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After using C# for long time I finally decided to switch to Python. The question I am facing for the moment has to do about auto-complete. I guess I am spoiled by C# and especially from resharper and I was expecting something similar to exist for Python.

My editor of choice is emacs and after doing some research I found autocomplete.pl, yasnippet and rope although it is not clear to me if and how they can be installed in a cygwin based system which is what I use since all the related documentation appears to be linux specific...

The version of emacs I currently use is 23.2.1 which bundles the python mode that although useful is far behind from whatever research has to offer.

My question to python users has to do about how common is autocomplete vs manual typing (using M-/ where possible) ?

I am thinking about just memorizing python build-in functions like len, append, extend etc. and revert close to a pre-autocomplete editing mode. How different such an approach is from what other pythonistas are doing?

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Which platform, text mode or GUI? Are your developments targeting some framework like django? –  Paulo Scardine Oct 4 '10 at 14:52
The platform is cywin using both text-mode and wxPython for GUI. For the moment I don not plan using django. –  JohnP Oct 4 '10 at 15:12
The more closely I read your question, the less sure I am what you're asking. Is this your question: What do other Python programmers do for auto-completion, and is there a common choice? –  JasonFruit Oct 4 '10 at 15:14
There's a list of Python editors and IDEs with information about support for autocompletion here: stackoverflow.com/questions/81584/what-ide-to-use-for-python. –  JasonFruit Oct 4 '10 at 15:16
Exactly.. I would like to know if the majority of python users is either relying in some auto-completion mechanism or instead using a more manual appoach –  JohnP Oct 4 '10 at 15:18

6 Answers 6

up vote 4 down vote accepted

I found this post

My Emacs Python environment

to be the most useful and comprehensive list of instructions and references on how to setup a decent Python development environment in Emacs regardless of OS platform. It is still a bit of work to setup but at least it covers the popular packages and components generally recommended for Python in Emacs that provide auto-completion functionality.

I loosely used this post as a guide to do the setup on my Windows machine with Emacs 23.2.1 and Python 2.6.5. Although, I also have Cygwin installed in some cases instead of running the *nix shell commands mentioned in the post, I just download the packages via a web browser, unzip them with 7zip, and copy them to my Emacs' plugin directory.

Also, to install Pymacs, Rope, and Ropemacs, I used Python's EasyInstall package manager. To use it, I downloaded and installed the setuptools package using the Windows install version. Once installed, at the command line, cd to their respective download locations and run the command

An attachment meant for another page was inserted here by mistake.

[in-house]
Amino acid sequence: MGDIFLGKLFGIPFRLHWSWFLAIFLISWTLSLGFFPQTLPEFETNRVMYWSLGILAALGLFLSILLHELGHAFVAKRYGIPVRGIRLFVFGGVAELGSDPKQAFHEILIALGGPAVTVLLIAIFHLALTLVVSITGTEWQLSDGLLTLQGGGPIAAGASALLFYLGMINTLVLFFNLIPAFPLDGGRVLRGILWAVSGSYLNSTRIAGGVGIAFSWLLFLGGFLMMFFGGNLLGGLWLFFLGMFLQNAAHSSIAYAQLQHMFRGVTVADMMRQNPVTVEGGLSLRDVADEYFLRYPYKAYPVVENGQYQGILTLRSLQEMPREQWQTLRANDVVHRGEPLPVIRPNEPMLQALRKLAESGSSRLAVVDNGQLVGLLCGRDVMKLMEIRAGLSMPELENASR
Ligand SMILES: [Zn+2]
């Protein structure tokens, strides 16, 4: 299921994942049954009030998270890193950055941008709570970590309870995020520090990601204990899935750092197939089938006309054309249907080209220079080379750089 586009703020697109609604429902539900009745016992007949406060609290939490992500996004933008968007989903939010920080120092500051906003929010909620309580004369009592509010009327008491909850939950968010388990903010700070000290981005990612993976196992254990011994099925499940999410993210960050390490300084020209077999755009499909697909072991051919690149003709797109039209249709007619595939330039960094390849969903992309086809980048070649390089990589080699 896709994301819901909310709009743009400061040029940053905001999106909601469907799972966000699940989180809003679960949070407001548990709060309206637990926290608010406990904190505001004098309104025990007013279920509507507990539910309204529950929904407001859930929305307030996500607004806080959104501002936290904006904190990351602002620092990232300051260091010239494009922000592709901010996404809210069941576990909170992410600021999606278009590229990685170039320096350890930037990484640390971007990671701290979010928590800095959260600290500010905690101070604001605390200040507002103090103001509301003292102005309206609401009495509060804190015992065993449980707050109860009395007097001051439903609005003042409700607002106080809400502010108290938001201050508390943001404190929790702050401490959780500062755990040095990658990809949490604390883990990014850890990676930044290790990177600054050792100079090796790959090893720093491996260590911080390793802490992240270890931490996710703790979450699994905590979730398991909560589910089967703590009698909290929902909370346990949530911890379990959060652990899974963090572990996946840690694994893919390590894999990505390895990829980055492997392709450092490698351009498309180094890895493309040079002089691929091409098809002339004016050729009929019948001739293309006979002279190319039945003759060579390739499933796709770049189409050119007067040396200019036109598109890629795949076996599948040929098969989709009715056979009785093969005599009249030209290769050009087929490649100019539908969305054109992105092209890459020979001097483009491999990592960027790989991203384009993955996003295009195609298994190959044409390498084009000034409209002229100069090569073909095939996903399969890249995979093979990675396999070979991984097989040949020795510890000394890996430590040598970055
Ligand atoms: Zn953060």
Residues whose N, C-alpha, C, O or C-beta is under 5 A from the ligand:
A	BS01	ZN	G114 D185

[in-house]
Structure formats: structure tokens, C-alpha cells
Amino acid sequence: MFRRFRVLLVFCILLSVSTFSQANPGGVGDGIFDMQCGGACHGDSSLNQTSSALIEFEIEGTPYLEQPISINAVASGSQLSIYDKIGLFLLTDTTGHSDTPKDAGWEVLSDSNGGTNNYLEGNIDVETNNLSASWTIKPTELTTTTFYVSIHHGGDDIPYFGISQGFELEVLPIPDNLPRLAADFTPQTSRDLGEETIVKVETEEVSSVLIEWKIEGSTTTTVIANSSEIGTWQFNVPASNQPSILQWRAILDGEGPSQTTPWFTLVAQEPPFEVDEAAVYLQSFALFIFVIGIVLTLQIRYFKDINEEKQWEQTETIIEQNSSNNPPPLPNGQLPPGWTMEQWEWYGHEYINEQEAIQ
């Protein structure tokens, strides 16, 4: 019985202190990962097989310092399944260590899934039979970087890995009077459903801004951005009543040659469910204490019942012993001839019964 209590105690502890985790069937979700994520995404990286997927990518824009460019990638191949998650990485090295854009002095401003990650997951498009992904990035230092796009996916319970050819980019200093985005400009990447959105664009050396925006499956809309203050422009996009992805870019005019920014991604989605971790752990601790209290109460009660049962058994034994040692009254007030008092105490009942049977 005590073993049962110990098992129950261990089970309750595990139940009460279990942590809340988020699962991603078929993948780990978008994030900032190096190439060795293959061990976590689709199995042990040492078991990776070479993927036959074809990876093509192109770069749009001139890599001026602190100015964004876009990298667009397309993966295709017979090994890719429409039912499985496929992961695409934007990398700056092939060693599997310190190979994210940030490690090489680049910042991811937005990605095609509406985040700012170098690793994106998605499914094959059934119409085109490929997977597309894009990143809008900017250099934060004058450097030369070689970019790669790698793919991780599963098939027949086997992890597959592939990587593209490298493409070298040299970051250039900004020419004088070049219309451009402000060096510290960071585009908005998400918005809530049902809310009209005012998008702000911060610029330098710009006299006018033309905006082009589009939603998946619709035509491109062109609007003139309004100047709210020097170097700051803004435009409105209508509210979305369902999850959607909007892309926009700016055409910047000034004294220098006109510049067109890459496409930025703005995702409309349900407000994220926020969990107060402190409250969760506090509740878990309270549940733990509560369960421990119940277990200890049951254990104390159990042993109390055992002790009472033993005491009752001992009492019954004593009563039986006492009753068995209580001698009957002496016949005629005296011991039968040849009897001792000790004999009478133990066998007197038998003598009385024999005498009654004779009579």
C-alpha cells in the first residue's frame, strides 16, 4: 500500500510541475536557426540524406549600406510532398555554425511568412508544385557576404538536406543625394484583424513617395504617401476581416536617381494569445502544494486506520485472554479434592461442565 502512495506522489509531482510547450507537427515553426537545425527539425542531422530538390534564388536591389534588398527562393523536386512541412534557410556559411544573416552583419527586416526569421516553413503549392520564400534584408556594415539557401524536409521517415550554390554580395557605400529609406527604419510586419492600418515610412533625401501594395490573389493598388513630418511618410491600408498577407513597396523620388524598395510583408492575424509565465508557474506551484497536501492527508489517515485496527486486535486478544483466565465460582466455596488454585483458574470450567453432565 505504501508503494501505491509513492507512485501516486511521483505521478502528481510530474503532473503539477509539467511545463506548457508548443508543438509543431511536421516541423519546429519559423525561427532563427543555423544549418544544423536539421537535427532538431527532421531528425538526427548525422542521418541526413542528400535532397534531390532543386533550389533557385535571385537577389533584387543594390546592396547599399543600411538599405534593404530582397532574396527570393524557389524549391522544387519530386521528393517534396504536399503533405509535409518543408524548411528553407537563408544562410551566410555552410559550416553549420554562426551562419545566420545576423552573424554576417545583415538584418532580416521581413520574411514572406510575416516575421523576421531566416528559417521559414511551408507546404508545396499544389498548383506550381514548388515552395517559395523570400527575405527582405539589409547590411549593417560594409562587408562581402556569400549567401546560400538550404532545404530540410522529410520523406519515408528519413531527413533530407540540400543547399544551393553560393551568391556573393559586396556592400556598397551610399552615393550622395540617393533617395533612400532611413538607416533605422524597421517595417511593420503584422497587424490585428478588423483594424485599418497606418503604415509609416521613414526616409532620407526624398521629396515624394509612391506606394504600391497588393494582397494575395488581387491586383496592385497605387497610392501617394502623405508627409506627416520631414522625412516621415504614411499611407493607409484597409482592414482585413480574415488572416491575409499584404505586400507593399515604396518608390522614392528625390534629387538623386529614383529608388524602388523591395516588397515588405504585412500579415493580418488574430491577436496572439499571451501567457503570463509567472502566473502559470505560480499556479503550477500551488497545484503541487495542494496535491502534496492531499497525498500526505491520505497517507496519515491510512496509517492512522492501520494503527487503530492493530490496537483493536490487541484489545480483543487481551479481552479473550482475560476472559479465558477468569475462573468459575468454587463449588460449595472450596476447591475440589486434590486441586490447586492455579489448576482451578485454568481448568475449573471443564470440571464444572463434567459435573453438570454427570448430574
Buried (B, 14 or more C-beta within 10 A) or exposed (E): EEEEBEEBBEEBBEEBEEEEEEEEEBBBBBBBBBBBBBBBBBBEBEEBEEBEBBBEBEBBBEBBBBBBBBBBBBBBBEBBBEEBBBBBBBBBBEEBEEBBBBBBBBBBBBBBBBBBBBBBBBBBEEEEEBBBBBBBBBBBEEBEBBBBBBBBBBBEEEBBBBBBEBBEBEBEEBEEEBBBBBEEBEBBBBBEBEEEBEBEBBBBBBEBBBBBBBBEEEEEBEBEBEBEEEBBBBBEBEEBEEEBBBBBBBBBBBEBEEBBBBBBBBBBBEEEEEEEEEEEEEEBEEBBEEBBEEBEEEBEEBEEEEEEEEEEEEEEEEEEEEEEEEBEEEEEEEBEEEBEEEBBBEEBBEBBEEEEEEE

easy_install .

instead of the shell commands shown in the post.

Generally, I saved any *.el files in my ~\.emacs.d\plugins (e.g. in %USERPROFILE%\Application Data\.emacs.d\) and then updated my .emacs file to reference them as documented in the post.

Despite all this, on occasion, I've used DreamPie since it does have overall better auto-completion out of the box than my Emacs setup.

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I'm spoiled by Intellisense too. The PyDev extensions for Eclipse offer a pretty good auto-complete substitute.

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I am aware about PyDev... I would prefer staying with emacs if possible but I will try PyDev and see if it is suiting my coding habits –  JohnP Oct 4 '10 at 15:16

I find that PyDev + Eclipse can meet most of my needs. There is also PyCharm from the Intellij team. PyCharm has the added advantage of smooth integration with git.

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I've been using PyScripter, an IDE for Windows, for a while now, and have found it very good. It has autocompletion among many other features. It's written in Delphi -- not that there's anything wrong with that -- it just bothers me a bit, though...

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Take a look at Spyderlib, support most of the features including code completion

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IMO, by far the easiest way to take advantage of the python tools available for emacs is to take advantage of the defaults that are all set up at: https://github.com/gabrielelanaro/emacs-for-python

I actually took the time to get pymacs and ropemacs and python-mode all working independently before finding that little gem, and now I rely on it entirely for all my python based customizations. If you are new, I would definitely start there.

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